October 2020

Tips for Online Collaboration

Over the last couple of months, many of us will have retreated to home working. Our initial thoughts that this would be for a short period of time with a rapid return to normal now seem to have been naive. For many of us, we have had to adapt our skills considerably to using online methods of communication with our clients. Given that social distancing may be the norm for some time yet, we thought it would be helpful to send to our members some thoughts regarding the development of online collaborative practice. This is a process not just for pandemic purposes, but also for convenience, as many of us will have learned that work can be done remotely, rather than in person.

Collaboration was set up to bring people together. To do collaboration remotely may seem like an oxymoron. For our members who have conducted collaboration on an online basis they will have experienced some benefits and some downsides to this process. What we have produced here is borne out of the experience of our members. Any further or additional suggestions will be gratefully received. Our tips are as follows:

  1. The first two way meeting that normally takes place between agents, prior to a first collaborative meeting, is perhaps even more important. In order that not only the issues in the case can be discussed, but that the practical arrangements are fully understood by everyone who is involved in the process. It is important, not only to bear in mind the technical resources (and ability) of the respective lawyers, but also the technical ability and resources of the clients. It may well be that the clients do not have a printer and a Participation Agreement will require to be sent to them in advance of the meeting. In addition, any financial documentation that is going to be referred to, whether in the form of vouching or schedules, should also be distributed well in advance of the meeting, bearing in mind that that may require to be sent by post.
  2. The conduct of the meeting can be on any forum that is available to all the relevant parties. It would be important to check with the client that they have used the process before and that they are familiar with that, perhaps even doing a practice meeting with your client.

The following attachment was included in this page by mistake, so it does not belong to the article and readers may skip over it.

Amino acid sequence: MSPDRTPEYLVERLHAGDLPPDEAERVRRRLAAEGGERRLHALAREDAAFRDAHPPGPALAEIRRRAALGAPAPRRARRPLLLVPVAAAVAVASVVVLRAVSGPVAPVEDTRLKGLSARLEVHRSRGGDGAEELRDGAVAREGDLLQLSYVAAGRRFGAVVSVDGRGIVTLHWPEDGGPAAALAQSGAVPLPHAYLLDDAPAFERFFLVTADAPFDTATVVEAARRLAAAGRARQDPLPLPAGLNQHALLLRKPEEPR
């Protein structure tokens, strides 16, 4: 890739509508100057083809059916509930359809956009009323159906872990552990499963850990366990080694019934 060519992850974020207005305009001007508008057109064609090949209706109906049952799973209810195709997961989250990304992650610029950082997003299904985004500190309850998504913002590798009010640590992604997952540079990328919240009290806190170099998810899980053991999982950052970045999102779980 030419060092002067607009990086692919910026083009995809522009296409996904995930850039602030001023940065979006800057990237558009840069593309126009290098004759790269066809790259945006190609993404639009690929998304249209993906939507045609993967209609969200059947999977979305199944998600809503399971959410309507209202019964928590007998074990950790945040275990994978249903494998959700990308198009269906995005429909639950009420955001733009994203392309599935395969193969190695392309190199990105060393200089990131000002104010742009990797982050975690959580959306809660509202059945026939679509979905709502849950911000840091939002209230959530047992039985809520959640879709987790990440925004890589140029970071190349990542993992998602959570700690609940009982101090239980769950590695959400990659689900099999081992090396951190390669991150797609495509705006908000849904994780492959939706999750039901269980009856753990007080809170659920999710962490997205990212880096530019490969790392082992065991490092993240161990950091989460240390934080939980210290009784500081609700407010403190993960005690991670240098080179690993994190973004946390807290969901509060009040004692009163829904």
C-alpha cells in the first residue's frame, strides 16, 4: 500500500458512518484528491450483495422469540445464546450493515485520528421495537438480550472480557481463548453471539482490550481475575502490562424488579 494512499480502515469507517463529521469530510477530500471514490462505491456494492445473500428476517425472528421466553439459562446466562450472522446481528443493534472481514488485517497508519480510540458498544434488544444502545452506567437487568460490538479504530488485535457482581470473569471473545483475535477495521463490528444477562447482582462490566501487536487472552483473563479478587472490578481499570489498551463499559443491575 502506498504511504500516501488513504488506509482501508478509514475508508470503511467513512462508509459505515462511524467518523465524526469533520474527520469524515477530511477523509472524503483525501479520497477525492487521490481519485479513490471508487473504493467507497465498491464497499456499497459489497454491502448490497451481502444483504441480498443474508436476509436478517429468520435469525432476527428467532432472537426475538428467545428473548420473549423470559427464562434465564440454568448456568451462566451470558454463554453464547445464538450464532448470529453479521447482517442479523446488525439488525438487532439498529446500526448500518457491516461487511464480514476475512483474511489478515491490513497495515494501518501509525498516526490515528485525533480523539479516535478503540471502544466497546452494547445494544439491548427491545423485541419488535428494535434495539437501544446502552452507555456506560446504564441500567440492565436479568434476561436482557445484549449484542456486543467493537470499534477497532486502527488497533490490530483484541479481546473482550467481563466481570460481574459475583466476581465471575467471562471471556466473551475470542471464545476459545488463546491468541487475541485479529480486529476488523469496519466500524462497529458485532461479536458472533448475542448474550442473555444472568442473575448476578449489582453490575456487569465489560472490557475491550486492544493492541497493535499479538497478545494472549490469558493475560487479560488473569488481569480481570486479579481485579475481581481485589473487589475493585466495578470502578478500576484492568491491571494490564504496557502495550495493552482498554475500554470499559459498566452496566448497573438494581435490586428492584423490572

3. At the meeting Minutes would be taken as normal. It should be recorded within the Minutes that no parties are recording the meeting so that the only record of the meeting will be the agreed Minutes in the form normally adopted in collaborative practice. The parties will intimate that they are in a space on their own and that no-one else is present in the room with them.
  4. If online collaboration is to be undertaken, a newly amended Participation Agreement which has been circulated to our members in Scotland would be the appropriate one to use. This includes undertakings on the use of online technology in Participation Agreements and should be the Participation Agreement that parties sign in these circumstances.
  5. The signing of the Participation Agreement will take place remotely. All parties will sign their own copy of the Participation Agreement, which they will exhibit and it will be recorded within the Minutes that that has been seen by all parties to the collaborative process.
  6. Thereafter the collaborative process can be conducted as normal.
  7. It has been the experience of one of our family counsellors that clients can divulge more in an online situation and that should be borne in mind.

Whilst there are options within certain online facilities to have breakout rooms, it is a matter of preference for the parties and the lawyer as to whether they use those facilities or come out of any online meeting and have a separate discussion with their client if they feel they wish to do so before re-joining the meeting. Collaboration is designed to be a flexible and user friendly process, but it is robust enough to be adapted to our new normal.

Shona Templeton, Consensus Collaboration Scotland

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